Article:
The need for a collective approach
Enabling customers to communicate officially with regard to their hardships in repaying the advances in a traceable manner on an interactive platform is the need at this juncture. Engaging customers throughout the recovery journey is a costly and challenging affair right now. It is very likely that those who default will be less engaged with an active dialogue with recovery staff. However, announcing a hardship management department, a single reporting point or preferably a portal can create a new culture in the industry where customers will also feel that they are heard by the bank. This is a very proactive measure to monitor advances even before they are tagged as overdue or non-performing.
Technology based solutions available with latest technologies such as robotic process automation, data mining and artificial intelligence can certainly bring enormous benefits to all stakeholders. With a proven track record in providing time-tested home-grown solutions in delinquency management, the writer is of the strong opinion that local talents can make the automated hardship management a reality for local banks at an affordable cost and in a timely manner. What is important is a collective approach by all banks supported by the policy authorities.
The way forward
I am of the strong opinion that a top down approach is more desirable in implementing this across the BFSI sector. The regulator has a legitimate and ethical obligation in playing the role of the catalyst in the total process. After all, you are addressing here the fate of the total economy that is about to face the biggest recession said to be the worst in hundred years.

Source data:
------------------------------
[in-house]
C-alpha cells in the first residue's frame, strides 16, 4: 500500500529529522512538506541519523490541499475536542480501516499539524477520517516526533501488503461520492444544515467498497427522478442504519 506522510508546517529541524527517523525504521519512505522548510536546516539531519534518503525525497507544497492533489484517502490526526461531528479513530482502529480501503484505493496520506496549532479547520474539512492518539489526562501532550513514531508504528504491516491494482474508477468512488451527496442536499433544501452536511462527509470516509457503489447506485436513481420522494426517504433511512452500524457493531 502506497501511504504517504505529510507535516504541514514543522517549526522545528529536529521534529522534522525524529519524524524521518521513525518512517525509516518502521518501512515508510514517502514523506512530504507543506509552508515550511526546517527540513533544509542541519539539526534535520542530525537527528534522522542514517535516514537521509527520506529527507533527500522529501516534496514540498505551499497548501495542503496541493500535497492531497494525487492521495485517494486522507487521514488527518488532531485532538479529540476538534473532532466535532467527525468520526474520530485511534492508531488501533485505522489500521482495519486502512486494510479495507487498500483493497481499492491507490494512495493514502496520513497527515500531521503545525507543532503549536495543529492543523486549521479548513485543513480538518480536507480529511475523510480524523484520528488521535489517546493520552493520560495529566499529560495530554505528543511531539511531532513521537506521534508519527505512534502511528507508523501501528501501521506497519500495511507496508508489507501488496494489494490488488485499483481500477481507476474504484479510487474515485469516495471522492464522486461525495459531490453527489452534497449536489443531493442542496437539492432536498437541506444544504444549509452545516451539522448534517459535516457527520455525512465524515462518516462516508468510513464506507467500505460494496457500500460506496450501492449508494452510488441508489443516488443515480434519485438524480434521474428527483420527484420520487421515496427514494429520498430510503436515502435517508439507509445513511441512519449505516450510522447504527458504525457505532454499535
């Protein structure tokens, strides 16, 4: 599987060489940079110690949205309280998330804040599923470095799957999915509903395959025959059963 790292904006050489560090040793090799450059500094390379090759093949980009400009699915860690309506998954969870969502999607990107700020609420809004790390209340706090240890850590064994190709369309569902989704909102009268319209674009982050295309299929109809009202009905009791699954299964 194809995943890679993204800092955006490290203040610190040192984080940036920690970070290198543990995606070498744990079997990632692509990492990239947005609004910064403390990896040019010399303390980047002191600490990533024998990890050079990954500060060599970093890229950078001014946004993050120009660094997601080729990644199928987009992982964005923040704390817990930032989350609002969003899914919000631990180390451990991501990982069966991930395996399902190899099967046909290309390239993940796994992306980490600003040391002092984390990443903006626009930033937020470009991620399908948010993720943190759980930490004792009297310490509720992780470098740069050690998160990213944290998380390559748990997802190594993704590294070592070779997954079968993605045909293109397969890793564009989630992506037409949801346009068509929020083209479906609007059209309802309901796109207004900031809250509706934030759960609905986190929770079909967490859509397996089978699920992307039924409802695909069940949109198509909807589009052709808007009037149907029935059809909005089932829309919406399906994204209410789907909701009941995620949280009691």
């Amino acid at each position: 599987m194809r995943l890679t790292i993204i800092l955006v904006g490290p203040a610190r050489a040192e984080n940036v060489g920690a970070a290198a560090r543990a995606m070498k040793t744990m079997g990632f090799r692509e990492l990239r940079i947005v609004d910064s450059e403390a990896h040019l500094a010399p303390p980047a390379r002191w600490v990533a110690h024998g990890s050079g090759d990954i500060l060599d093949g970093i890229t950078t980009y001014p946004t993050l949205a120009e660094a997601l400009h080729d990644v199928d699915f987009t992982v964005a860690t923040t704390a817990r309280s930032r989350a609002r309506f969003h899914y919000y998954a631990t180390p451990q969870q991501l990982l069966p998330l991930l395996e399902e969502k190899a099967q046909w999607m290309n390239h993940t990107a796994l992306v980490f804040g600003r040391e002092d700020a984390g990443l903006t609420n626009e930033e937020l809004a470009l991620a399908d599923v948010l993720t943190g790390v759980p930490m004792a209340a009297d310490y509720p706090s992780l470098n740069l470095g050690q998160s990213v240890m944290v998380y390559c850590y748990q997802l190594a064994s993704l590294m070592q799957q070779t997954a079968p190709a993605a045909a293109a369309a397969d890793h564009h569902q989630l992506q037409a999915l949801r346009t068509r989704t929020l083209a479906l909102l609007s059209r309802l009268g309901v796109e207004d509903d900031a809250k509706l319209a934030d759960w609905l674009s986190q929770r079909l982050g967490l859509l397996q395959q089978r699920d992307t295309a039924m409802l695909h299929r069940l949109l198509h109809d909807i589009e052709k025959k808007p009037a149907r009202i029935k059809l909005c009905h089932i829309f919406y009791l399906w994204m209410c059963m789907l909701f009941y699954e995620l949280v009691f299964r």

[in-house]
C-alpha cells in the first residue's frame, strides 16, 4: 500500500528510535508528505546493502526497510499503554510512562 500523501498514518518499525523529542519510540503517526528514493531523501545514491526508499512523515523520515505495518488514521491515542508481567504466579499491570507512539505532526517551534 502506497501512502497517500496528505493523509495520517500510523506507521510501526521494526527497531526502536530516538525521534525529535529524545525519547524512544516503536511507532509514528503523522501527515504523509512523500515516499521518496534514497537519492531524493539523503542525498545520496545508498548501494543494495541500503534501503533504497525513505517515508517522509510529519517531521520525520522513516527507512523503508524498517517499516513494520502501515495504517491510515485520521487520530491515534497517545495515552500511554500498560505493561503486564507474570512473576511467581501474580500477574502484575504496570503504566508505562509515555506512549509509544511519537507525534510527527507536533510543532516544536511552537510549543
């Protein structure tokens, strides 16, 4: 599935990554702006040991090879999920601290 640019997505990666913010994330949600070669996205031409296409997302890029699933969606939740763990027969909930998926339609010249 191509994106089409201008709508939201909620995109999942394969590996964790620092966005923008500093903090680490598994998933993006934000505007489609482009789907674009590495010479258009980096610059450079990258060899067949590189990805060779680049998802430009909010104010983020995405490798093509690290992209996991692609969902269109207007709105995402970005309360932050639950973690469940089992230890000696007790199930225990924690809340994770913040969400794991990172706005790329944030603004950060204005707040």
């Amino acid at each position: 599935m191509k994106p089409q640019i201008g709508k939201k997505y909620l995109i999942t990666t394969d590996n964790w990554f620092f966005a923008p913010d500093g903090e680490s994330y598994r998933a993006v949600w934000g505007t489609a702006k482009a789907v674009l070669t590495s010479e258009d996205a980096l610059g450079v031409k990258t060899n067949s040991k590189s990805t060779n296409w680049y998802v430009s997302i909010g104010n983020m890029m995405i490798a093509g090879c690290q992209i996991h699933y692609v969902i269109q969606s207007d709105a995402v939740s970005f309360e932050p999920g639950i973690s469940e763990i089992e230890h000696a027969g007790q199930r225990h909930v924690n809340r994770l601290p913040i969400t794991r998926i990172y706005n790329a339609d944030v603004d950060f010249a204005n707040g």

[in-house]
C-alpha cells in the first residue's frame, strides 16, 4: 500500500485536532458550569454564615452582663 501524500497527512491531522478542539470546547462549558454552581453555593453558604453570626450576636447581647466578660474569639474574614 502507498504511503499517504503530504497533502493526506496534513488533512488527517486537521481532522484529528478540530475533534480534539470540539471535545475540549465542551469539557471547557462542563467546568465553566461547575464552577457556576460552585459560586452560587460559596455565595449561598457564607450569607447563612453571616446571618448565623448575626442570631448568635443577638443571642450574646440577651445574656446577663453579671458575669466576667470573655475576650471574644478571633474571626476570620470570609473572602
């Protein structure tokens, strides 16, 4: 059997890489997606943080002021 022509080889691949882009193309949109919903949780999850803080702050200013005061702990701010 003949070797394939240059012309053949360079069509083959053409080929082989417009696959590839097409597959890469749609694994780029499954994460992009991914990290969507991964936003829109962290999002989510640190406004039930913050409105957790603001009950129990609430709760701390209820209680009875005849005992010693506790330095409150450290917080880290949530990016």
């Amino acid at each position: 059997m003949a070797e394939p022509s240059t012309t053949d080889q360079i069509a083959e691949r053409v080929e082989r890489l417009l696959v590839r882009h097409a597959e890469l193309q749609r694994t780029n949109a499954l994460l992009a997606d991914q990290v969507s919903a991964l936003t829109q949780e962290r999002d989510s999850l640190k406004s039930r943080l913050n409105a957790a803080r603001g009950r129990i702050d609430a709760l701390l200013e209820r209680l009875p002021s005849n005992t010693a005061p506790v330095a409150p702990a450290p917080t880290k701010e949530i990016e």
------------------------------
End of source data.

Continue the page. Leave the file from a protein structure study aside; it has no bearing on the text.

Certainly, what we have been doing in the past cannot withstand such a shock emanating from the external environment. An isolated effort from banks with the attitude of if you borrowed you better repay can lead to irreversible damages. The need of the hour is a collective effort where borrowers are also actively engaged in the process of making the total system resilient for which a paradigm shift is needed. Instead a pulling effect from the banks a pushing effect from the borrowers is undoubtedly more desirable in a recession to keep the economy intact. Given the local talents available in engineering world class solutions, Sri Lanka should ideally plan a common platform as a future step in this relatively new practice of hardship management and vulnerability analytics to make it more efficient, effective and sustainable.
The unknown magnitude of the post pandemic economic crisis demands swift action by policy authorities. Not taking adequate measures is a passport to failure. The banking and financial services industry, being central and instrumental in protecting and managing the economy while maintaining its stability, is now facing the challenge of preparing for the worst. This article attempted to elaborate on hardship management as an immediate area the Sri Lankan banking and financial service industry should look into. The changes and new implementations demand active participation of policy authorities that includes the treasury and the Central Bank and also key decision makers in individual financial institutions in the country. I unconditionally pledge my support to be instrumental in providing technology inputs both in policy and operational level in this relatively new domain of hardship management and vulnerability analytics.
(The writer is Director/Chief Technology Officer, Avonet Technologies. He is a seasoned BFI solutions architect with a track record of over 17 years in designing, developing and implementing award-winning software solutions in Sri Lanka and the region. He is a software solutions architect by profession and possesses a wealth of expertise and experience in secure electronic payments, delinquency management, channel innovations and vulnerability analytics and management in the domain of banking and financial services industry. He can be reached on firstname.lastname@example.org.)